Mahmoud came into the league with very high expectations and was thought by many to become a star right away. However, Abdul-Rauf entered the league and was terrible. Abdul-Rauf finished his rookie season averaging just 14 points per game and his numbers got even worse for his second season where we would average just 10 points per game (Basketball-Reference.com). Following his second season in the NBA, Mahmoud decided that he needed to get a new mindset and converted to Islam. With this new religion, came a new clear mindset for Mahmoud. He came into his third year and showed significant improvement to his game. He would average 19 points per game was named the NBA’s Most Improved Player. Following this season, Mahmoud strengthened his connection to his new religion by changing his name from Chris Jackson to Mahmoud Abdul-Rauf. Abdul-Rauf would continue to build on the success he had finally begun to find during the 1993 season and would help carry the Nuggets to the playoffs in 1994 and 1995. In the 1994 playoffs, Abdul-Rauf and teammate Dikembe Mutombo would lead the Nuggets to a playoff series win over the Seattle Supersonics becoming the first 8 seed to ever defeat a 1 seed in the playoffs.

Mahmoud had appeared to cement his place in the upper echelon of NBA players until the 1996 NBA season. During this season, Mahmoud Abdul-Rauf decided that he would no longer stand for the national anthem. He believed that the anthem stood for oppression of Islam and that as a Muslim it was his duty to not stand for it. Abdul-Rauf’s protest would continue for the first 6 months of the season without anyone criticizing or paying any attention to his actions. However, in March of 1996, an NBA reporter noticed Abdul-Rauf’s sitting during the national anthem and wrote an article about it. Suddenly, the entire world took notice and he received heavy criticism from the public. He was immediately suspended by NBA Commissioner David Stern for one game for violating the rule requiring players and coaches to stand for the anthem. Despite Abdul-Rauf agreeing to stand after the suspension, the damage to his career was already done. Everything he did began getting criticized by fans and the media. He was called selfish for fasting for Ramadan despite the fact that no one cared when Hakeem Olajuwon has been fasting for Ramadan his whole career. Abdul-Rauf was traded by the Denver Nuggets to the Sacramento Kings just 3 months after the article about his not standing for the anthem was written.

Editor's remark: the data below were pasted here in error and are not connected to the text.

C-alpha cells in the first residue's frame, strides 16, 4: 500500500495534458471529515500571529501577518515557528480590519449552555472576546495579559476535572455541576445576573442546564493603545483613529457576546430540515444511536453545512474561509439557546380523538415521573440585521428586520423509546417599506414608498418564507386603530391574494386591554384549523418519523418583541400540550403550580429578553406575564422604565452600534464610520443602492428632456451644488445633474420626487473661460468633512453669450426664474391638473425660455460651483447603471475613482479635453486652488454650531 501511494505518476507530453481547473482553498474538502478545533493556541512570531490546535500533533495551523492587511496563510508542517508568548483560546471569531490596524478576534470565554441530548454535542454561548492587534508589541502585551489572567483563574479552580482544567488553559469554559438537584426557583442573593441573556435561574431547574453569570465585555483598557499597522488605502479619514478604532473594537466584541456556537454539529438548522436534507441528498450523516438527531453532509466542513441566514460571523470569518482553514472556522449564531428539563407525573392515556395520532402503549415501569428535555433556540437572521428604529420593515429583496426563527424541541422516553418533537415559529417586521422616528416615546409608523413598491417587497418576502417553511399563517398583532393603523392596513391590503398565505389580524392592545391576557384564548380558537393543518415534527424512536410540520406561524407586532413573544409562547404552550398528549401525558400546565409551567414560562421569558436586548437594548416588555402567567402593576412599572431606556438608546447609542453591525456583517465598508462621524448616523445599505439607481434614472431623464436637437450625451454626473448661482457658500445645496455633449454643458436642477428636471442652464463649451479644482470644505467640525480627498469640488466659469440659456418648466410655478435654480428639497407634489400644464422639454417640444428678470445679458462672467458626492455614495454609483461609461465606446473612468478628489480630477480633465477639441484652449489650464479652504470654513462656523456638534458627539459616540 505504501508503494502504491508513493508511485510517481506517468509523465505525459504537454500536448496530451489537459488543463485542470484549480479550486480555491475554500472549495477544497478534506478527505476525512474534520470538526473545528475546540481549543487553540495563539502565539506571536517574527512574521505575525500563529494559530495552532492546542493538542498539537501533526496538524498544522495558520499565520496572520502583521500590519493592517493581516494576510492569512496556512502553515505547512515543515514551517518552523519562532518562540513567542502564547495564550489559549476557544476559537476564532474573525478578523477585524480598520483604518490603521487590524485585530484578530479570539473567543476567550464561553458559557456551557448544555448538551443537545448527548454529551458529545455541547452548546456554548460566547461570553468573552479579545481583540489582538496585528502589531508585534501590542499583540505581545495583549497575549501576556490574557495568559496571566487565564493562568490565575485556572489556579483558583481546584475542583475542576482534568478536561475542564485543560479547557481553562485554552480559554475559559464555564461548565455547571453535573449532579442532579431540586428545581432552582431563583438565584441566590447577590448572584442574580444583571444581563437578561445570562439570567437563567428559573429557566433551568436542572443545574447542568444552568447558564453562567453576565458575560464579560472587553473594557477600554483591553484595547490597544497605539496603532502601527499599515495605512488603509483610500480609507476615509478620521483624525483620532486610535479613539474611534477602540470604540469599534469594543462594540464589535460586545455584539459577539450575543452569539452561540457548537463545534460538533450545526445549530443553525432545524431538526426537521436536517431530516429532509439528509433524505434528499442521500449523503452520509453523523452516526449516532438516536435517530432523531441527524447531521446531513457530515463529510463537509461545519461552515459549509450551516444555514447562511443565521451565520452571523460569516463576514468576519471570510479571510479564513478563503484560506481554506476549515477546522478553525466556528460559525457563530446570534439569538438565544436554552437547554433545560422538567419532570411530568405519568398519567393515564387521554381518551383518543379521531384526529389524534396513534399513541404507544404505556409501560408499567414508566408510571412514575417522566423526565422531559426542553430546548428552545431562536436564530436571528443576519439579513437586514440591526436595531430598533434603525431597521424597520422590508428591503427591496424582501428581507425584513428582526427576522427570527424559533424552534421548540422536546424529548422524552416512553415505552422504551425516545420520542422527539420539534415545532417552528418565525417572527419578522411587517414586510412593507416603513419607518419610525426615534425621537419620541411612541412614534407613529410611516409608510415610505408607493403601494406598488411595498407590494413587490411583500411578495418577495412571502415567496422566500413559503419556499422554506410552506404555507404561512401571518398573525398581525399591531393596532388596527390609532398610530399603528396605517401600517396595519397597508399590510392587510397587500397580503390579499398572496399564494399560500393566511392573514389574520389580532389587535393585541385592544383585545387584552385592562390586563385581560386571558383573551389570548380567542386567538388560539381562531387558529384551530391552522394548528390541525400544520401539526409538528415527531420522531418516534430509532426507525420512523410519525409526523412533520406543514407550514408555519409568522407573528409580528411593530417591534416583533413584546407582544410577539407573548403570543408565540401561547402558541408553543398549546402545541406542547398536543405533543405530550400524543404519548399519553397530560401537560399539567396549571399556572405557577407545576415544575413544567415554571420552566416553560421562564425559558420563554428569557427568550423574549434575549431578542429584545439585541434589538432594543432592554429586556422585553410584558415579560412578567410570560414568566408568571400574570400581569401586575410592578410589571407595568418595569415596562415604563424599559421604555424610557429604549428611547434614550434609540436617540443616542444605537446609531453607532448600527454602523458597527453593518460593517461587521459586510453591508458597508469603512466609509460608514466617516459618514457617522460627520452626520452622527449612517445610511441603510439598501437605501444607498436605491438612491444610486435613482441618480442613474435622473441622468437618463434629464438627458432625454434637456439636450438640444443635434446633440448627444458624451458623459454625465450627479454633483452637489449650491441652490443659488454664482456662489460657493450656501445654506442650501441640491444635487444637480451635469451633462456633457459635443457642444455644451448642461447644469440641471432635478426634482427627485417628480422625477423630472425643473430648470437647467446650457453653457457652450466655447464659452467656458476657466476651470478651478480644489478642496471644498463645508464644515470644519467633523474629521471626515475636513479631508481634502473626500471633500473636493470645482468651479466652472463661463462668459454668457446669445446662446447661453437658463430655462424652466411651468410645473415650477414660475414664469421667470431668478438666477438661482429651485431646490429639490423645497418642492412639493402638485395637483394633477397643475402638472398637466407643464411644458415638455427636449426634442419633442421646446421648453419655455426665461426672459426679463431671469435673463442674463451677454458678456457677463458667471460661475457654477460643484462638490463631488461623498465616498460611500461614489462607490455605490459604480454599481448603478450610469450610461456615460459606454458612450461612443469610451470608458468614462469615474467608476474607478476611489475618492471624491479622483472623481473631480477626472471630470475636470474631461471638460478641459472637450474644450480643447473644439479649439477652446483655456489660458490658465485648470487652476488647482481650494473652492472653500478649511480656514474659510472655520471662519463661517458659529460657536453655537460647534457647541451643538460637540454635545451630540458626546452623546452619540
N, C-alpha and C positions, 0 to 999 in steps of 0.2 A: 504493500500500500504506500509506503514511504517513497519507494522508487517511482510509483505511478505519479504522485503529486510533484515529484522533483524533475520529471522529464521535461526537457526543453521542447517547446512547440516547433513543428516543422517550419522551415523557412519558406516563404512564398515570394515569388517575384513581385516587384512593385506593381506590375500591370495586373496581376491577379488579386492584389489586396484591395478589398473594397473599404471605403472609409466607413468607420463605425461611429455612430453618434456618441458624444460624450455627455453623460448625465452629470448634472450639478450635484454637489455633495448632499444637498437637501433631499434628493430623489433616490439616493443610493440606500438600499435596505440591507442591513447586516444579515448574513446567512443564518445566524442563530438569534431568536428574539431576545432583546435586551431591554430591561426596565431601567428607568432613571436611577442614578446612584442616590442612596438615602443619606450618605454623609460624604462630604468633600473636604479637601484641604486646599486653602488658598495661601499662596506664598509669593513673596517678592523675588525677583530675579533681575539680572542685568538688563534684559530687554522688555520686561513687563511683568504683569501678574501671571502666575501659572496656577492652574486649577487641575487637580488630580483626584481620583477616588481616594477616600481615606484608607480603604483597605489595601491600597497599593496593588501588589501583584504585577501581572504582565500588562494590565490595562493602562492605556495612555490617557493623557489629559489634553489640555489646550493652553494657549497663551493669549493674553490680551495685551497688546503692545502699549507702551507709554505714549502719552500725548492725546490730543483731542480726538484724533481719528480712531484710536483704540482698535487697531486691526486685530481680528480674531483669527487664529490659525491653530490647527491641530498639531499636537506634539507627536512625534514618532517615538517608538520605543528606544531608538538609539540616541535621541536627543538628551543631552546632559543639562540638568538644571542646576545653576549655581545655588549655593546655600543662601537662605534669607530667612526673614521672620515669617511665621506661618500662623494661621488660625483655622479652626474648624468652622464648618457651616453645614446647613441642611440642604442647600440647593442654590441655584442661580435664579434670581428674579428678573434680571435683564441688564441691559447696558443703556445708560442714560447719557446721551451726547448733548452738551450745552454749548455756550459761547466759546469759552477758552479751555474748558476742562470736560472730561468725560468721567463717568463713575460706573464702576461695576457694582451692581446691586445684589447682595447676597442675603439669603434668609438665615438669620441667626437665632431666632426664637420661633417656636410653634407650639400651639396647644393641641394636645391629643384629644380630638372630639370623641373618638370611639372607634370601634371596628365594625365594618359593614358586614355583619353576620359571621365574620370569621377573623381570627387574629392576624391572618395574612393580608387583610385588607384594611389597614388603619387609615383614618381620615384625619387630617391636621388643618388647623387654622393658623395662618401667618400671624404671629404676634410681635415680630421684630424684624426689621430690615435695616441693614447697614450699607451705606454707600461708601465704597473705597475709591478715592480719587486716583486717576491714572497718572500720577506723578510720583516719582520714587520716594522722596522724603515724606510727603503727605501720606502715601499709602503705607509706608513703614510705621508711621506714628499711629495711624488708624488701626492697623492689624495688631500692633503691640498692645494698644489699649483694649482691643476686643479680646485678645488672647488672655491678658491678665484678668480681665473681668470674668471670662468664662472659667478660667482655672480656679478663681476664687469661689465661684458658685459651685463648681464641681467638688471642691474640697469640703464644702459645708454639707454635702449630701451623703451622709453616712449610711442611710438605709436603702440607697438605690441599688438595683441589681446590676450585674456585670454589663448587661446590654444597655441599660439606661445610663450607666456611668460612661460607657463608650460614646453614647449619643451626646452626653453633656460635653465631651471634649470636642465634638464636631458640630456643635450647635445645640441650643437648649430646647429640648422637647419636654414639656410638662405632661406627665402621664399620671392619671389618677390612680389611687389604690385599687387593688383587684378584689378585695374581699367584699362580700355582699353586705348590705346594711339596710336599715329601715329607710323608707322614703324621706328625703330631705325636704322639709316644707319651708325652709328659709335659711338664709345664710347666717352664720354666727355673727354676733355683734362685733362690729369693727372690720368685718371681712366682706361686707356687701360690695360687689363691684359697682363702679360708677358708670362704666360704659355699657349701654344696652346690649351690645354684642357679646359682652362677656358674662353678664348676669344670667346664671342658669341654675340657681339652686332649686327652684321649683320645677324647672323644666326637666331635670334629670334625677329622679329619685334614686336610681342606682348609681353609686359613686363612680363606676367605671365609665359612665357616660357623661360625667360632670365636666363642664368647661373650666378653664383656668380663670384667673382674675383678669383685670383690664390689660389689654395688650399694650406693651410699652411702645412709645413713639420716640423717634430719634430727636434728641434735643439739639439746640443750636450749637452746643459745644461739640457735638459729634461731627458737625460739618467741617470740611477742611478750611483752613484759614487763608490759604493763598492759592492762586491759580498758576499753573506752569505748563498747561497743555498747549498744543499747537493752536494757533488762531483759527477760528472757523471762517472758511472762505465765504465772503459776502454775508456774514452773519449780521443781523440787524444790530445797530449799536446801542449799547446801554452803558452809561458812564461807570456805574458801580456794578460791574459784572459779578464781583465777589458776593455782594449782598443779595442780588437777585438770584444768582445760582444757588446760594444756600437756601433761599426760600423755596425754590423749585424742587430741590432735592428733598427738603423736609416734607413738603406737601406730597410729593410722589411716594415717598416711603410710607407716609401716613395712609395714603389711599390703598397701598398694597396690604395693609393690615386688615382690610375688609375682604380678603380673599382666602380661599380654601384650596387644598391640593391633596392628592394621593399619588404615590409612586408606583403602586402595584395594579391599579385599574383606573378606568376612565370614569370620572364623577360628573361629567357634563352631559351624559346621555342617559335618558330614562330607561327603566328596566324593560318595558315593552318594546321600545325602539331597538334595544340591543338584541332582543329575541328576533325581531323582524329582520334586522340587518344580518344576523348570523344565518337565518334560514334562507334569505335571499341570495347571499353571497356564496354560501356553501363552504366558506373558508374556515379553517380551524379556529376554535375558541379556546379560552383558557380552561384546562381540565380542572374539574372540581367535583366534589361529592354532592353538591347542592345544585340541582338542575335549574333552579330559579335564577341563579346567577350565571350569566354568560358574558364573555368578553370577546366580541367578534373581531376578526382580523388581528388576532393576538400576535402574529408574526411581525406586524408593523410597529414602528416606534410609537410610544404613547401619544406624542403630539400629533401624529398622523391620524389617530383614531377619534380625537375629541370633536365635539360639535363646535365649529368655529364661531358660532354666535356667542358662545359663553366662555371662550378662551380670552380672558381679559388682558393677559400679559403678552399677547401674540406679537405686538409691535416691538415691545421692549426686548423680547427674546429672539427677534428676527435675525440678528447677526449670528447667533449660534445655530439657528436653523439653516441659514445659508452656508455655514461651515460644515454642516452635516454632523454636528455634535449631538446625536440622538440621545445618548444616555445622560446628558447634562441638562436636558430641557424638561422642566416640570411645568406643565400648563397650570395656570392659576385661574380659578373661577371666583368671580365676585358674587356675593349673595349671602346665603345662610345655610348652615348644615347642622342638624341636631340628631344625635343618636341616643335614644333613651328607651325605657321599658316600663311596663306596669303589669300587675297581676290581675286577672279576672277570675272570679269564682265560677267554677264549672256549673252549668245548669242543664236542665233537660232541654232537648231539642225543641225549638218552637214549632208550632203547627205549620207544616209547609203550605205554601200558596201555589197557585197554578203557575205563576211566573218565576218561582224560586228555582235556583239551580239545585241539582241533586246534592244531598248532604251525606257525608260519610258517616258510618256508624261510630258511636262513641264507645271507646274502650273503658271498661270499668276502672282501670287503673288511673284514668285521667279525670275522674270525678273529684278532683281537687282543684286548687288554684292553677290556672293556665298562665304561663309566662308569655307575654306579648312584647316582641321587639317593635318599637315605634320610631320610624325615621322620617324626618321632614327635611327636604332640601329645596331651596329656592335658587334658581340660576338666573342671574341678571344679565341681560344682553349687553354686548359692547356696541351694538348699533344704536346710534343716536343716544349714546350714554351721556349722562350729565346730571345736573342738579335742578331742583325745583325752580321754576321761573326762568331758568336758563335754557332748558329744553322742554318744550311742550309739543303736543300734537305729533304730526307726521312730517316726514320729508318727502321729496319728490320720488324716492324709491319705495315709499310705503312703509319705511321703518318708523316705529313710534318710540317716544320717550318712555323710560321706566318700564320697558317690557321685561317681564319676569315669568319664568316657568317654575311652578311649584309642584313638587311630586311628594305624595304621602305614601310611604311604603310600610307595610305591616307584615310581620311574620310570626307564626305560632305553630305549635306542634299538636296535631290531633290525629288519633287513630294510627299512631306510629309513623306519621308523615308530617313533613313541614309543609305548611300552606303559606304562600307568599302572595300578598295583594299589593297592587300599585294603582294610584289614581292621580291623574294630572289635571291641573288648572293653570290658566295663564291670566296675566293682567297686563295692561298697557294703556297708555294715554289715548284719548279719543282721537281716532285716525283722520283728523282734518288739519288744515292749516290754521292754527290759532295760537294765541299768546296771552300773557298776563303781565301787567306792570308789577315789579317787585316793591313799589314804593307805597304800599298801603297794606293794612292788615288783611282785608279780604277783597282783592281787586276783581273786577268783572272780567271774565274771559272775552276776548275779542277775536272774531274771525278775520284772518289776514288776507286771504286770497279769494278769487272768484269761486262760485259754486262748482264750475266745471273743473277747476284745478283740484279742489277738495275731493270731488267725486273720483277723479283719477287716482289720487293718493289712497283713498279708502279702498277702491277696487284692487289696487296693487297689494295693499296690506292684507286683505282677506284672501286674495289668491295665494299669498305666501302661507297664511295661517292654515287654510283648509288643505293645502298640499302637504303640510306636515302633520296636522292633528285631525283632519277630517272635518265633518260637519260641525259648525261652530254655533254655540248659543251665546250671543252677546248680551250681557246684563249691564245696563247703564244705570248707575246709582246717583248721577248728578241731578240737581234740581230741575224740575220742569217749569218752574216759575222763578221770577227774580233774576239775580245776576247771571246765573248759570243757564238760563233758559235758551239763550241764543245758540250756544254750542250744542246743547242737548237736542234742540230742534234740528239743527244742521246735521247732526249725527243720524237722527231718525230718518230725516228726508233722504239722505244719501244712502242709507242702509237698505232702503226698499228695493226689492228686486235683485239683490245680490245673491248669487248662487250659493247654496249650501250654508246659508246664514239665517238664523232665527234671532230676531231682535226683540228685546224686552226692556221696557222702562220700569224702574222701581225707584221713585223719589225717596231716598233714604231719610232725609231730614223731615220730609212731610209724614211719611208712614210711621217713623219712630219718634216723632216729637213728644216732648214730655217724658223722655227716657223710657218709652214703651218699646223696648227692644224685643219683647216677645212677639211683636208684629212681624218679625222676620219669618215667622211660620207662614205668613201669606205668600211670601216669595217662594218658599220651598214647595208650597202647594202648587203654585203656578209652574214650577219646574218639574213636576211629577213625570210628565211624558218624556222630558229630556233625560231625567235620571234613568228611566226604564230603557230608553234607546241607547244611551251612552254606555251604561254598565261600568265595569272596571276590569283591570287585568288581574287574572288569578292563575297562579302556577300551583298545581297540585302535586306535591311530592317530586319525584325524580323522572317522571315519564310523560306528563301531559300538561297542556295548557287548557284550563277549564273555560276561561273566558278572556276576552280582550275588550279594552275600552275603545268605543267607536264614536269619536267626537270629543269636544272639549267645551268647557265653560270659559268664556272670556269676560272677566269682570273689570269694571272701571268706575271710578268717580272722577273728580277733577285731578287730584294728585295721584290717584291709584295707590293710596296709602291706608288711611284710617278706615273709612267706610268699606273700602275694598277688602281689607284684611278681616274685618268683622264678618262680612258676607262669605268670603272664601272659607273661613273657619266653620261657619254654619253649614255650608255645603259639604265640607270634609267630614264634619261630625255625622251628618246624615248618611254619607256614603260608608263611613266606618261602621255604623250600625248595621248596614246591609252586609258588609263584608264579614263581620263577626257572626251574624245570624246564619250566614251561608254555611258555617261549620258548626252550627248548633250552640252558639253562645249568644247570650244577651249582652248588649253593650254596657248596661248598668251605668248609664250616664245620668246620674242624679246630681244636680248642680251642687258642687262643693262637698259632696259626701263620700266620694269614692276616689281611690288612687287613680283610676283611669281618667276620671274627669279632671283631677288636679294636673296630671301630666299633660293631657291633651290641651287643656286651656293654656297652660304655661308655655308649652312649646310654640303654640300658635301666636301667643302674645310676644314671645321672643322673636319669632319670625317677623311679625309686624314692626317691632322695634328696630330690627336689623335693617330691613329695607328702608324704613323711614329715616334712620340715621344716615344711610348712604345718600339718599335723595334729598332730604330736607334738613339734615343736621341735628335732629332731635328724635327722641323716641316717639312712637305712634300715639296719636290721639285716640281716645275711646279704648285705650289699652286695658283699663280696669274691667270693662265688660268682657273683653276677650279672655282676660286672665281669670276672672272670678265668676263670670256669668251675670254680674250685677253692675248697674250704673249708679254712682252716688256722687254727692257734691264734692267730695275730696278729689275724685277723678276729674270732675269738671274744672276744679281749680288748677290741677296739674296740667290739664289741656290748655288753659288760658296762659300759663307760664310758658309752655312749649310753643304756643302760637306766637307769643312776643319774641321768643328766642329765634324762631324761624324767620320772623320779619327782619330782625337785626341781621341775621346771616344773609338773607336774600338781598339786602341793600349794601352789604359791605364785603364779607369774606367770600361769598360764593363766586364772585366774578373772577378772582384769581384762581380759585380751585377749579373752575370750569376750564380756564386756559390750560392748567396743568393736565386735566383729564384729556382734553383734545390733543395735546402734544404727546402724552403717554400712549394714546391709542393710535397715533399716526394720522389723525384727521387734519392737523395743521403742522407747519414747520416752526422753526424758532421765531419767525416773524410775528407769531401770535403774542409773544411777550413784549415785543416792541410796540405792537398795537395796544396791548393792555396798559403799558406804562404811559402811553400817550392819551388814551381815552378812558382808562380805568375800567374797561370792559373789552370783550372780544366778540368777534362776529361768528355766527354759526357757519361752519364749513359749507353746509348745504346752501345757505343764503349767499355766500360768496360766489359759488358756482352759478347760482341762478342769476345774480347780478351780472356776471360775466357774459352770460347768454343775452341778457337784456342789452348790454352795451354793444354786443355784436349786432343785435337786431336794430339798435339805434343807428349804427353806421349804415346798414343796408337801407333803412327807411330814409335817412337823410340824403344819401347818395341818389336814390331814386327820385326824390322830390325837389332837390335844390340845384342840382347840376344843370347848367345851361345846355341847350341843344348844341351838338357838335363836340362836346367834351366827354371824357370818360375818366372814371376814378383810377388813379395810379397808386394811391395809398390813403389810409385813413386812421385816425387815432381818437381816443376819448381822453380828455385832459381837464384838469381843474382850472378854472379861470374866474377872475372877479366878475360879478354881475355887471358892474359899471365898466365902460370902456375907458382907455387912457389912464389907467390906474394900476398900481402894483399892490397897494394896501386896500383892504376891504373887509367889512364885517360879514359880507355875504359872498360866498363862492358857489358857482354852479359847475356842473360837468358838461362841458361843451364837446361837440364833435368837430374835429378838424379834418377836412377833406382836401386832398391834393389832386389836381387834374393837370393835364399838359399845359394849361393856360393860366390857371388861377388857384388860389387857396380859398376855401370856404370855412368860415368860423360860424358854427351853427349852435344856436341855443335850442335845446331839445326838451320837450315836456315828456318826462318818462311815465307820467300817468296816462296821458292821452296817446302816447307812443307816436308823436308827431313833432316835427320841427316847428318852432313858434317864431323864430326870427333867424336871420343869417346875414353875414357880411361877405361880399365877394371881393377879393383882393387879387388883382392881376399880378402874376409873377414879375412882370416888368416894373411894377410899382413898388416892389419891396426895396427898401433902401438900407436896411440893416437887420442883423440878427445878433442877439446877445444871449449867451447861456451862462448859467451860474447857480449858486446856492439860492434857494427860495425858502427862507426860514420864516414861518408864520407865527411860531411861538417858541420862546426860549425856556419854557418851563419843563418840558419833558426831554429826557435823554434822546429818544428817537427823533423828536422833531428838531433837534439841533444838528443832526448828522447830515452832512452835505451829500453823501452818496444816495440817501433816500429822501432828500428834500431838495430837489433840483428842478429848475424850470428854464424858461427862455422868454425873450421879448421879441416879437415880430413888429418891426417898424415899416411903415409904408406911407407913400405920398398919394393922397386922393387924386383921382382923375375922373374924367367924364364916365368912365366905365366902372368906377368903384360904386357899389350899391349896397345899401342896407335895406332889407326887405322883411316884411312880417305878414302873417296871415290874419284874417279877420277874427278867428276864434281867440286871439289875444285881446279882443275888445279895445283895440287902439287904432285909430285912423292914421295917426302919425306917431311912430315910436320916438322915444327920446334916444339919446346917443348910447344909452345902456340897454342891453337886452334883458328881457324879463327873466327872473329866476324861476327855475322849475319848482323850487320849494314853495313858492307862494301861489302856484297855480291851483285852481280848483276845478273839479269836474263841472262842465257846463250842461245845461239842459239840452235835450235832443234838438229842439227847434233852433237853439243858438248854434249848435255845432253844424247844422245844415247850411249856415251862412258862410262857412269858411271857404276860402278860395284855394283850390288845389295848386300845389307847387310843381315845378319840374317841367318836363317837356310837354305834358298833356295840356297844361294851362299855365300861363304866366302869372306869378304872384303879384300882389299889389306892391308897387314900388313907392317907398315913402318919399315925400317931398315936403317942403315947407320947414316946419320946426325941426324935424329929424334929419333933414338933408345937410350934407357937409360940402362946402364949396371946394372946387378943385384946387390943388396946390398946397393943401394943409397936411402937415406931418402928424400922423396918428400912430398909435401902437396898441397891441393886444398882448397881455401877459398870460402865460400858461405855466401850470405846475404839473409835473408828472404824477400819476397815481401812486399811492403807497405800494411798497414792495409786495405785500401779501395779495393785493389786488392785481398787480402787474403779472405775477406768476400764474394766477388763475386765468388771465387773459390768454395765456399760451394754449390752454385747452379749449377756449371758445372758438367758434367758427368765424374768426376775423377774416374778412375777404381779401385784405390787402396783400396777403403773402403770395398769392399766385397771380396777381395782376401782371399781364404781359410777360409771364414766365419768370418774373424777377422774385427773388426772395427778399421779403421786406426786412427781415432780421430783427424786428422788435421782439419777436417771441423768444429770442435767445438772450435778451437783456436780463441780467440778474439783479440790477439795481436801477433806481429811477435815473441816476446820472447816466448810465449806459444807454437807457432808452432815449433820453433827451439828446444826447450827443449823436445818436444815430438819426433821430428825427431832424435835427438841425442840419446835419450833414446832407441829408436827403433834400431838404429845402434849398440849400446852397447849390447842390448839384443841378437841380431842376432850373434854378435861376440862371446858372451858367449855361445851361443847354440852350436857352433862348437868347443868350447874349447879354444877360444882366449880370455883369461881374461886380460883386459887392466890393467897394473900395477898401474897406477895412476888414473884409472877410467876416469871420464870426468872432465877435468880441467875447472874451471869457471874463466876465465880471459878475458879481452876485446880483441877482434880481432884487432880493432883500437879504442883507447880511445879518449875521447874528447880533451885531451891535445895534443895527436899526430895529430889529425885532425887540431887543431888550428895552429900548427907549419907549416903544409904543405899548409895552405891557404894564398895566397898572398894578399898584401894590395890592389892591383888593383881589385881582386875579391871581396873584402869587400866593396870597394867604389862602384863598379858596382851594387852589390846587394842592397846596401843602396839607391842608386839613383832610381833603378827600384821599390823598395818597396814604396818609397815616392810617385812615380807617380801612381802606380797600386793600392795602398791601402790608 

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Mahmoud Abdul-Rauf believed that both the Nuggets and the Kings were involved in blackballing him from the league. He said that feels the teams changed his minutes to mess up his rhythm because the teams couldn’t just not play a player of his caliber in their prime. Once he was traded to the Kings, his career numbers would never go back to what they were between the 1993-1996 seasons. Abdul-Rauf would never average over 13 points per game for the rest of his NBA career and was forced to sign in the Turkish Basketball League after no teams wanted him just two years removed from averaging 19 points per game and leading the league in free throw percentage.